Tuesday, September 14, 2010

Turning 22

By Marty Martini - Flutie Foundation Board Member & Parent of a young adult with autism

As a parent of a child with autism turning 22 years of age the experience can be frightening and overwhelming. Long gone are the days where you felt a sense of security because you knew your son or daughter was going to the same program he/she attended for the past several years. You felt comfortable talking to his/her teacher that you had known for years. You have memorized your son’s and daughter’s schedule and knew exactly when they had gym and speech therapy.

Now you are facing a whole new world. The adult service system is complex and understanding it is essential for effective transition planning. When students with disabilities graduate from school or turn 22 years of age, they move from an entitlement to a non-entitlement system. While school students receive services and supports mandated by federal and state law, as adults, they maybe eligible for services from adult agencies but there is no guarantee. It is essential that parents and students understand the adult service system before services need to be accessed. Choosing the right program for your child is critically important. The process of selecting a program is analogous to selecting a college for a typically developed child. It has to be the right “fit”!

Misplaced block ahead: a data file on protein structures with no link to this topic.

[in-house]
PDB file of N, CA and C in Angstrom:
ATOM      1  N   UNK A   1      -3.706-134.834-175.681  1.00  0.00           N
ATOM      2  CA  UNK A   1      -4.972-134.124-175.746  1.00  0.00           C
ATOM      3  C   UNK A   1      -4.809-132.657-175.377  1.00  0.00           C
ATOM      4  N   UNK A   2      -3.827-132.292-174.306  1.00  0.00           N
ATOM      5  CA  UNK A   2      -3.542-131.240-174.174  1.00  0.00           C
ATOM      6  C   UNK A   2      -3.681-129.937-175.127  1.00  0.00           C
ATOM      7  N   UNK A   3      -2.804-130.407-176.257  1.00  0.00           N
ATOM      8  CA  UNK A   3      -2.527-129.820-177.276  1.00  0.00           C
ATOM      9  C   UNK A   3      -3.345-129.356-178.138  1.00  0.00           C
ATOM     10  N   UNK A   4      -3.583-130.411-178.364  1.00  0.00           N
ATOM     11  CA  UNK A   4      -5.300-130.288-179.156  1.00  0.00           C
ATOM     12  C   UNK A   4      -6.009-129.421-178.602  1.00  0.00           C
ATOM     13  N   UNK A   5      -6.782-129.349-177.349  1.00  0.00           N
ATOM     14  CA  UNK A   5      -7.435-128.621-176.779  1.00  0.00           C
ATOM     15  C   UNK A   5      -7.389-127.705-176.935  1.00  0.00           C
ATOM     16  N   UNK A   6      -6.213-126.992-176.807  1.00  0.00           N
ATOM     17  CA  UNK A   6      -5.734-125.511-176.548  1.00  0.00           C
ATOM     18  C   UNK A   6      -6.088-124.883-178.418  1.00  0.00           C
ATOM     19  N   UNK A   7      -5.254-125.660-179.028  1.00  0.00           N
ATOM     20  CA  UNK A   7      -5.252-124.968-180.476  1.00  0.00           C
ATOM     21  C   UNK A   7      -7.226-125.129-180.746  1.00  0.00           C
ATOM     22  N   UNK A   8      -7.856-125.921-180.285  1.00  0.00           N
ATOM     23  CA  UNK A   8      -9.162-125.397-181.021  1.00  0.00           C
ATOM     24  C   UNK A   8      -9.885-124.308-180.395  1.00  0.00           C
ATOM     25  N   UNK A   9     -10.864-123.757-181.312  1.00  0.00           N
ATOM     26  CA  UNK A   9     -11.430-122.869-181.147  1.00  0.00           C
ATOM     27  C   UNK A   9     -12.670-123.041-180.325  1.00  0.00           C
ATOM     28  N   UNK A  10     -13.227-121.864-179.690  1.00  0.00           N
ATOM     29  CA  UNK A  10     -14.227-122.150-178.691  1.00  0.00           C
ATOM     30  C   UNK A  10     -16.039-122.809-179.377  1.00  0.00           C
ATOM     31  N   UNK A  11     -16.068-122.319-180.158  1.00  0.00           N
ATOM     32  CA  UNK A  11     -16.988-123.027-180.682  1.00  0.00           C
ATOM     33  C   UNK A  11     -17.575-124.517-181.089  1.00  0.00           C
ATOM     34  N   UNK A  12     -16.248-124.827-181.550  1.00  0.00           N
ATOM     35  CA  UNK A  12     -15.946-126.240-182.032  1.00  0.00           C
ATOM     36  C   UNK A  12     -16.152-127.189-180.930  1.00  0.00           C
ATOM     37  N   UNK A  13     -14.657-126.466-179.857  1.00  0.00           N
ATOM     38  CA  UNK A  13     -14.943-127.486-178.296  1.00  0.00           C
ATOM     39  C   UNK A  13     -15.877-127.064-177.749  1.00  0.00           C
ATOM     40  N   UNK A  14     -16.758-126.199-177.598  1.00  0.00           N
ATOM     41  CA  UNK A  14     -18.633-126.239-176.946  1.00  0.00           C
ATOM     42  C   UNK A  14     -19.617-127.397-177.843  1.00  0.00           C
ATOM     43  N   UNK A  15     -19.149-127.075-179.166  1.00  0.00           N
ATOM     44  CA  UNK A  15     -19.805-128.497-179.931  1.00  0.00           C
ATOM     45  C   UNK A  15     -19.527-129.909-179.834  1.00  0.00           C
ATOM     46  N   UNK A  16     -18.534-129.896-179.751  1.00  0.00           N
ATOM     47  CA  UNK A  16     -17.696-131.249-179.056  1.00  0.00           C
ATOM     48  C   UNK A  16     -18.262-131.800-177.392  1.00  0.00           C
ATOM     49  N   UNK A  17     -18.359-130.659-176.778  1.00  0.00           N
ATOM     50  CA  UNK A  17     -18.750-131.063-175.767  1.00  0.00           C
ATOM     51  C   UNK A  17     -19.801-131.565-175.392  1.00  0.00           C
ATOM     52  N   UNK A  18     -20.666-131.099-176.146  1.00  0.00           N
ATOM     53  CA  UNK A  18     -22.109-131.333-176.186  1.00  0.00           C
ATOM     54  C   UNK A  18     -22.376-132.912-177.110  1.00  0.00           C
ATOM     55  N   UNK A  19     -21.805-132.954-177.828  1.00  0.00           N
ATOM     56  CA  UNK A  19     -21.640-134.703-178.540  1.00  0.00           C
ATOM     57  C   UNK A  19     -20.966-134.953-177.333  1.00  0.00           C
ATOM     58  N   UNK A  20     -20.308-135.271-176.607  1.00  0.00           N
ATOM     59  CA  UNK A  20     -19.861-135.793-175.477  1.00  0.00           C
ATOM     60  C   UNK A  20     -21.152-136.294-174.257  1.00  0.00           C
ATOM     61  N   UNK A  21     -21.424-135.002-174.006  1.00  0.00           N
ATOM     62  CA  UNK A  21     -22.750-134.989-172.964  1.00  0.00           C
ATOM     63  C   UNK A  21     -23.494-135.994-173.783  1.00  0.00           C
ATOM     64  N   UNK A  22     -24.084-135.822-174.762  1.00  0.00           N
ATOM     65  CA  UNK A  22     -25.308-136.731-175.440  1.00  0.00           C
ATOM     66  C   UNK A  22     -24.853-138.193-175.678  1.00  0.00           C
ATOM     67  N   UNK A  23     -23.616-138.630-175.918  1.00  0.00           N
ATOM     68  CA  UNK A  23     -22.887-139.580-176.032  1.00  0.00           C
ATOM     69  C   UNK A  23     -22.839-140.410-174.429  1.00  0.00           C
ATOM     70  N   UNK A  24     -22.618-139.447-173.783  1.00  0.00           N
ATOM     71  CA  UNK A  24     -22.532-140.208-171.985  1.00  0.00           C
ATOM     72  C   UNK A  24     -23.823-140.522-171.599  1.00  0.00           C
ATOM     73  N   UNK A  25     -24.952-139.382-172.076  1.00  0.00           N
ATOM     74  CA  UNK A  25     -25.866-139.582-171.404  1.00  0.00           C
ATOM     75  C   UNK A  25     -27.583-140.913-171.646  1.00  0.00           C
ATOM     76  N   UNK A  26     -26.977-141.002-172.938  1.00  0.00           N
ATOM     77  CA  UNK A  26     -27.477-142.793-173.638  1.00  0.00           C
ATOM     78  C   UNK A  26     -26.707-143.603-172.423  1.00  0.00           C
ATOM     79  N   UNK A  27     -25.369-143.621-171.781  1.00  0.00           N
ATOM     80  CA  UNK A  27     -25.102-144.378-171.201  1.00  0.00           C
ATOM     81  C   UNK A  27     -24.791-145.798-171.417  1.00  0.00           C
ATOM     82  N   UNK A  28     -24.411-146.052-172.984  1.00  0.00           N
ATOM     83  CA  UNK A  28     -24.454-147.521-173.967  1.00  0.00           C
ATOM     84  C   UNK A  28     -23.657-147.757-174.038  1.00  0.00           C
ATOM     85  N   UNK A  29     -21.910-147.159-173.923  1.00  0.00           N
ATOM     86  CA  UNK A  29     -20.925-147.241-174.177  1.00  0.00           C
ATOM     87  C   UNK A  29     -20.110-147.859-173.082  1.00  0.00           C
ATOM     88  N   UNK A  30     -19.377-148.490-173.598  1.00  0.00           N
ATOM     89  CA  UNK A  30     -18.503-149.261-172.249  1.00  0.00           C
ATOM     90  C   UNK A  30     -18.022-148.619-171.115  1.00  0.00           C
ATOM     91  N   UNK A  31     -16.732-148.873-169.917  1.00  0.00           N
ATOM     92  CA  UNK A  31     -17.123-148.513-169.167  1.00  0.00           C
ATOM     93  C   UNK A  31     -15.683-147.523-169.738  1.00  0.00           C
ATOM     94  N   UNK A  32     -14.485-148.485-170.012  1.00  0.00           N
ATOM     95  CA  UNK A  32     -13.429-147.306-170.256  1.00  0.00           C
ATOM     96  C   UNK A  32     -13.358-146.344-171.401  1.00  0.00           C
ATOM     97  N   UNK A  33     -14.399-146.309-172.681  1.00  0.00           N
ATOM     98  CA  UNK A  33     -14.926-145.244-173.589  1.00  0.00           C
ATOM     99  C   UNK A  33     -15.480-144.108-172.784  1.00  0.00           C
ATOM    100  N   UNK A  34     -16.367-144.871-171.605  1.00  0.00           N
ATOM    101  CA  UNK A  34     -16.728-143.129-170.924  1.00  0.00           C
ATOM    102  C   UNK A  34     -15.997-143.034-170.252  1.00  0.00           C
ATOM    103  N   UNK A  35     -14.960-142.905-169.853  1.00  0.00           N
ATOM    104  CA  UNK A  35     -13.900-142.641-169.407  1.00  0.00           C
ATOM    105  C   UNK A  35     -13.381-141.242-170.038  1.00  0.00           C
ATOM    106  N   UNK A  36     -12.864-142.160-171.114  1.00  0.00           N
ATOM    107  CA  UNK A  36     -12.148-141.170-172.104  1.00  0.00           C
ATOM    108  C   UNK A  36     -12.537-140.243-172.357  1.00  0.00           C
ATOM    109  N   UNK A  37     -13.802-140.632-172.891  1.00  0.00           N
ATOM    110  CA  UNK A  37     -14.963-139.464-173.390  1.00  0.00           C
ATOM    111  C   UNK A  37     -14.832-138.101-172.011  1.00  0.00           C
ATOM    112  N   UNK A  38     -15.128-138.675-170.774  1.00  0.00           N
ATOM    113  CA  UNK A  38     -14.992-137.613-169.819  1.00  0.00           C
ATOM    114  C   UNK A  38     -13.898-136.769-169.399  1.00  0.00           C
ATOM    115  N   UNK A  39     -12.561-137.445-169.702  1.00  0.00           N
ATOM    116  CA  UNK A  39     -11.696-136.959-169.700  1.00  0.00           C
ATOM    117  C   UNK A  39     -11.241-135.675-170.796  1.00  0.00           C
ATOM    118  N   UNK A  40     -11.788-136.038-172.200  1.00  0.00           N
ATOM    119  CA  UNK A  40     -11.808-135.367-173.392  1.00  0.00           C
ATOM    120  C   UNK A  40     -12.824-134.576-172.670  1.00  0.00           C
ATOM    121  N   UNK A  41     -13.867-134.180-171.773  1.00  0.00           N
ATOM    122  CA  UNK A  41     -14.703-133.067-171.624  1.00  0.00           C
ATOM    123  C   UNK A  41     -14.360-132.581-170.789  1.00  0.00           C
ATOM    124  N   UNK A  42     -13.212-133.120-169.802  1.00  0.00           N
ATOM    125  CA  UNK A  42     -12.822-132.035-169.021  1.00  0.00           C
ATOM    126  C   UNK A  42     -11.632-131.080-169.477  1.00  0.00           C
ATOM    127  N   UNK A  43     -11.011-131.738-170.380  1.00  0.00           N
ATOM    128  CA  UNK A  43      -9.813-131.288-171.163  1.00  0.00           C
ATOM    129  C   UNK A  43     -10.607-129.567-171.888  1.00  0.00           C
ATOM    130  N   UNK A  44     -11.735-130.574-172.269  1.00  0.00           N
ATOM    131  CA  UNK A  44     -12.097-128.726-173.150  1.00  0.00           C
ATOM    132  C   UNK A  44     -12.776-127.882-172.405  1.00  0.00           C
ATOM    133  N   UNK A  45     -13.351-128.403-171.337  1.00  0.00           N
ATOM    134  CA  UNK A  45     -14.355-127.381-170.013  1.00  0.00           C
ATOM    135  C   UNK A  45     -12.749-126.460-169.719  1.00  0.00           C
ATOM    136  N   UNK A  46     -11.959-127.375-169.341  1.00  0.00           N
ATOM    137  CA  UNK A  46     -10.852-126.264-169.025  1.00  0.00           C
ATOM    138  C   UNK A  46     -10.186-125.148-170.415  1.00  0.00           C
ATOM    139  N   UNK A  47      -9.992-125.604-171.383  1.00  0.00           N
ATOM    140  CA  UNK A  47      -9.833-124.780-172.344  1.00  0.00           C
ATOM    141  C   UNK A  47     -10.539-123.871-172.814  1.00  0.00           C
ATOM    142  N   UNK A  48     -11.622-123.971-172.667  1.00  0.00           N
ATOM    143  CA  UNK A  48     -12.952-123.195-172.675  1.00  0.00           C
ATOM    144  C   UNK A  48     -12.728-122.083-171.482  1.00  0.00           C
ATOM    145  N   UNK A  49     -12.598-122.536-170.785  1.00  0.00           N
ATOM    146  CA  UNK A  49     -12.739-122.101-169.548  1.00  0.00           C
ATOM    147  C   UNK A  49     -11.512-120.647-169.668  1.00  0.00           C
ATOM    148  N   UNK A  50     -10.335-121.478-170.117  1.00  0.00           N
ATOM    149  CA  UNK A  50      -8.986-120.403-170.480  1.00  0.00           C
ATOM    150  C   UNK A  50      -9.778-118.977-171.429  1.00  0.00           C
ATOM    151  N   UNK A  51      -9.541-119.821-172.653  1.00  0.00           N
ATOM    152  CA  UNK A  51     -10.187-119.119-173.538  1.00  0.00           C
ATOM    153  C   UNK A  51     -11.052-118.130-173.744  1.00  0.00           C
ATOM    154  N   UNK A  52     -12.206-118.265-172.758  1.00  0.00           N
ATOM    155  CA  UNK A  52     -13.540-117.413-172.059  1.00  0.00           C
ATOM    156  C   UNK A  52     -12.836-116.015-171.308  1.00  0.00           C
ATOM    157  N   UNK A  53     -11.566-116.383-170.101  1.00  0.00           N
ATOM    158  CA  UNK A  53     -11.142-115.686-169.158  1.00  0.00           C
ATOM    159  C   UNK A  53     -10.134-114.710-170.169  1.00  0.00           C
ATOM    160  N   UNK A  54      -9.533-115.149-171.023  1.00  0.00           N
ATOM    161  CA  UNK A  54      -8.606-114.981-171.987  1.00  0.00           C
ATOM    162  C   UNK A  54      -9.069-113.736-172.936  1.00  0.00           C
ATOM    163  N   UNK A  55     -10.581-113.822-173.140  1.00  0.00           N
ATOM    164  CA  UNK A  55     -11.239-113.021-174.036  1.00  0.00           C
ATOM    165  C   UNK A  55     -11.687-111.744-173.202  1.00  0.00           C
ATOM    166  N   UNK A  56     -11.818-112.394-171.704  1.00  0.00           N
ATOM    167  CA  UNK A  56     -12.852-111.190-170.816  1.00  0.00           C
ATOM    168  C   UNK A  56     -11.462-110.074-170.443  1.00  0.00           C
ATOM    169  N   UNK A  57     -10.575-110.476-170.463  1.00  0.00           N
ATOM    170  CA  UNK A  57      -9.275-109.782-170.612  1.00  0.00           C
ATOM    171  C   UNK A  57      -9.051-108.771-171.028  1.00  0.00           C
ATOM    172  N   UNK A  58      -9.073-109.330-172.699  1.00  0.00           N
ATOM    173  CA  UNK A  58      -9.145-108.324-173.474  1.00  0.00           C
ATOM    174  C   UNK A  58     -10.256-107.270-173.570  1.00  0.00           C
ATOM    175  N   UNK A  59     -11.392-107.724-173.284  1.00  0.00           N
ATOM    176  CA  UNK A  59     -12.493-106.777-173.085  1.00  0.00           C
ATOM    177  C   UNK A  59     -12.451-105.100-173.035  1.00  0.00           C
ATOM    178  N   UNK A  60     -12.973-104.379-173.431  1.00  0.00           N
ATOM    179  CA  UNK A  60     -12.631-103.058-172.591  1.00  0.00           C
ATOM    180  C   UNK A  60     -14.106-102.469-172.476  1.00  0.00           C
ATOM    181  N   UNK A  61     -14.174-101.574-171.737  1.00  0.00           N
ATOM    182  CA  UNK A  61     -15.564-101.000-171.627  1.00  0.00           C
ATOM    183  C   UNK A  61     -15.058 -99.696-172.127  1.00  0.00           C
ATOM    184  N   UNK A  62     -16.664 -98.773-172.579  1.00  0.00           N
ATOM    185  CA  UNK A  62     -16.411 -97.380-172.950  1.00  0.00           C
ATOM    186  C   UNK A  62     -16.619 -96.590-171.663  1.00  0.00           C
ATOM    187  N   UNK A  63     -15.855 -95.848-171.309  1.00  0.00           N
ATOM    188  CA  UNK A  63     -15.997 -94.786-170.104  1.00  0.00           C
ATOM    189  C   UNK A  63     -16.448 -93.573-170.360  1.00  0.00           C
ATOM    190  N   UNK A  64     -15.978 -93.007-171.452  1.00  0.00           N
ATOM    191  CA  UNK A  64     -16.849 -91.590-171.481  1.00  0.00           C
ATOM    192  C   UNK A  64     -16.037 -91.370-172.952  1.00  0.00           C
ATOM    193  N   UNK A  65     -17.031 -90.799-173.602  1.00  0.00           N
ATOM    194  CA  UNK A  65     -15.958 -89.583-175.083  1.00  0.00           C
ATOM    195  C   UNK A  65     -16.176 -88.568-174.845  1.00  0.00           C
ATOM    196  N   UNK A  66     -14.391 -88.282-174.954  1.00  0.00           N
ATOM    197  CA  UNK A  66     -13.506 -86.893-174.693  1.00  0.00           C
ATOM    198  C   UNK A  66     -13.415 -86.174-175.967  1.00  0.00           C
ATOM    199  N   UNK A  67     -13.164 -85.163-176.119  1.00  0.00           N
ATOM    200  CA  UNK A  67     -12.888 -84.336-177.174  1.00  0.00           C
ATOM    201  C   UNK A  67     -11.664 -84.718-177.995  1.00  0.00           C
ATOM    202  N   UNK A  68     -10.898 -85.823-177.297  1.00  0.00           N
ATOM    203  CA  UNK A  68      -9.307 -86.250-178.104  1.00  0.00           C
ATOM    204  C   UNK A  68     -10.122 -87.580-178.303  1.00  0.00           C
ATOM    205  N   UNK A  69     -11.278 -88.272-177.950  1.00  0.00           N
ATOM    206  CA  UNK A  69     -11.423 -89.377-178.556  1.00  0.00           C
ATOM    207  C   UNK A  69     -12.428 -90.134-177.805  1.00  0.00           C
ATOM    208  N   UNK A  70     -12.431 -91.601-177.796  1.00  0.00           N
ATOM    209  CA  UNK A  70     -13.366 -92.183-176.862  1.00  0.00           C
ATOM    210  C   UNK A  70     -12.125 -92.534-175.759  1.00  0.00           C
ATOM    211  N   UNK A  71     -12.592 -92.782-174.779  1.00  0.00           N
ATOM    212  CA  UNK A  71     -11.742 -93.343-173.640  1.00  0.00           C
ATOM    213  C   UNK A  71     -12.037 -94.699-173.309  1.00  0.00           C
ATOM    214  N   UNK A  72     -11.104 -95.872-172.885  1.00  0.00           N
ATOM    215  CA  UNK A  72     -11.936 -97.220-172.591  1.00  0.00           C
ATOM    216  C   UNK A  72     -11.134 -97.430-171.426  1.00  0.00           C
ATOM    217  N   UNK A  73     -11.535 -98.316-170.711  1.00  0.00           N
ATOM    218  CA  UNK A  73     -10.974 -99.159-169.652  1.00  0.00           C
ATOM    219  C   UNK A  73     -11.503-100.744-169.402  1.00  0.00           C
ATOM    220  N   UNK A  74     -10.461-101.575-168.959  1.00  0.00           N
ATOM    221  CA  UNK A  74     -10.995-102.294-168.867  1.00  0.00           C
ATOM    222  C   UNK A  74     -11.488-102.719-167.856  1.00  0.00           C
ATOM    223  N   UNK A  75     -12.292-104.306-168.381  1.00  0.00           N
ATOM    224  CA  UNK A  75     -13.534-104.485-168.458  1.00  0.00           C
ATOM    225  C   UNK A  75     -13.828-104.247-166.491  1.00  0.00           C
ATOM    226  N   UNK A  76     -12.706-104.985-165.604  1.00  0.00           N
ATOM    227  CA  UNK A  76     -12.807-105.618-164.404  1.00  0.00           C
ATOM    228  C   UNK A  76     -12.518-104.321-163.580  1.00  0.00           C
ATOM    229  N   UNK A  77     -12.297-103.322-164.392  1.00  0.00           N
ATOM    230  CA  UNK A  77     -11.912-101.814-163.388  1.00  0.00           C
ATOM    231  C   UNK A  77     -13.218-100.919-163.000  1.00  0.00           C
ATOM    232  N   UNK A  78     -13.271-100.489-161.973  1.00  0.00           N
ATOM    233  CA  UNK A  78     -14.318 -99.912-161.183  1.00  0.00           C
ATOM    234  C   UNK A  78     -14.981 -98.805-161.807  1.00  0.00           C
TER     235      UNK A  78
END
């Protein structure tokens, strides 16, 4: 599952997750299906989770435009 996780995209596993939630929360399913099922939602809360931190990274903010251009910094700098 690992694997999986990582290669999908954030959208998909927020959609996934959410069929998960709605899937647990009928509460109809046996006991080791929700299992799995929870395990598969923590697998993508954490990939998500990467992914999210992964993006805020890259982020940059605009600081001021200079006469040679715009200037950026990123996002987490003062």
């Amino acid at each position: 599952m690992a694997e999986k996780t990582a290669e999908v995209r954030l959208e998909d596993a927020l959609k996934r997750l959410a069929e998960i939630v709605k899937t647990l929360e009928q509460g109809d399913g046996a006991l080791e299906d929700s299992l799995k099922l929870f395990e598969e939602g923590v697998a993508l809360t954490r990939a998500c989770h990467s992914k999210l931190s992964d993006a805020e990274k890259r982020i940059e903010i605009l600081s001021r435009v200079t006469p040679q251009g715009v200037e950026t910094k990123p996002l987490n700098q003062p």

Thankfully, my son Jesse got into a wonderful program that supports his skills and addresses his needs. The process however didn’t go without advocacy and exploration. The end result for mom, dad and child is very exciting. As Jesse reports “It’s nice being an adult”!

Marty Martini
Parent/ Flutie Foundation Board Member

Marty with Daughter Jackie & son Jess


Dave said...

Hi Doug,
I have just started my very first blog on adult autism and came across yours. You might give me some help (and share links to each site?). What I am trying to create is a site where parents can share their own experiences with their autistic children. I would like people like you to comment and give support to those who are just now seeing their childs future in whole new eyes. I would be interested in your comments on my site and how I could make it better.


Dave said...

I guess it would help to give you my blog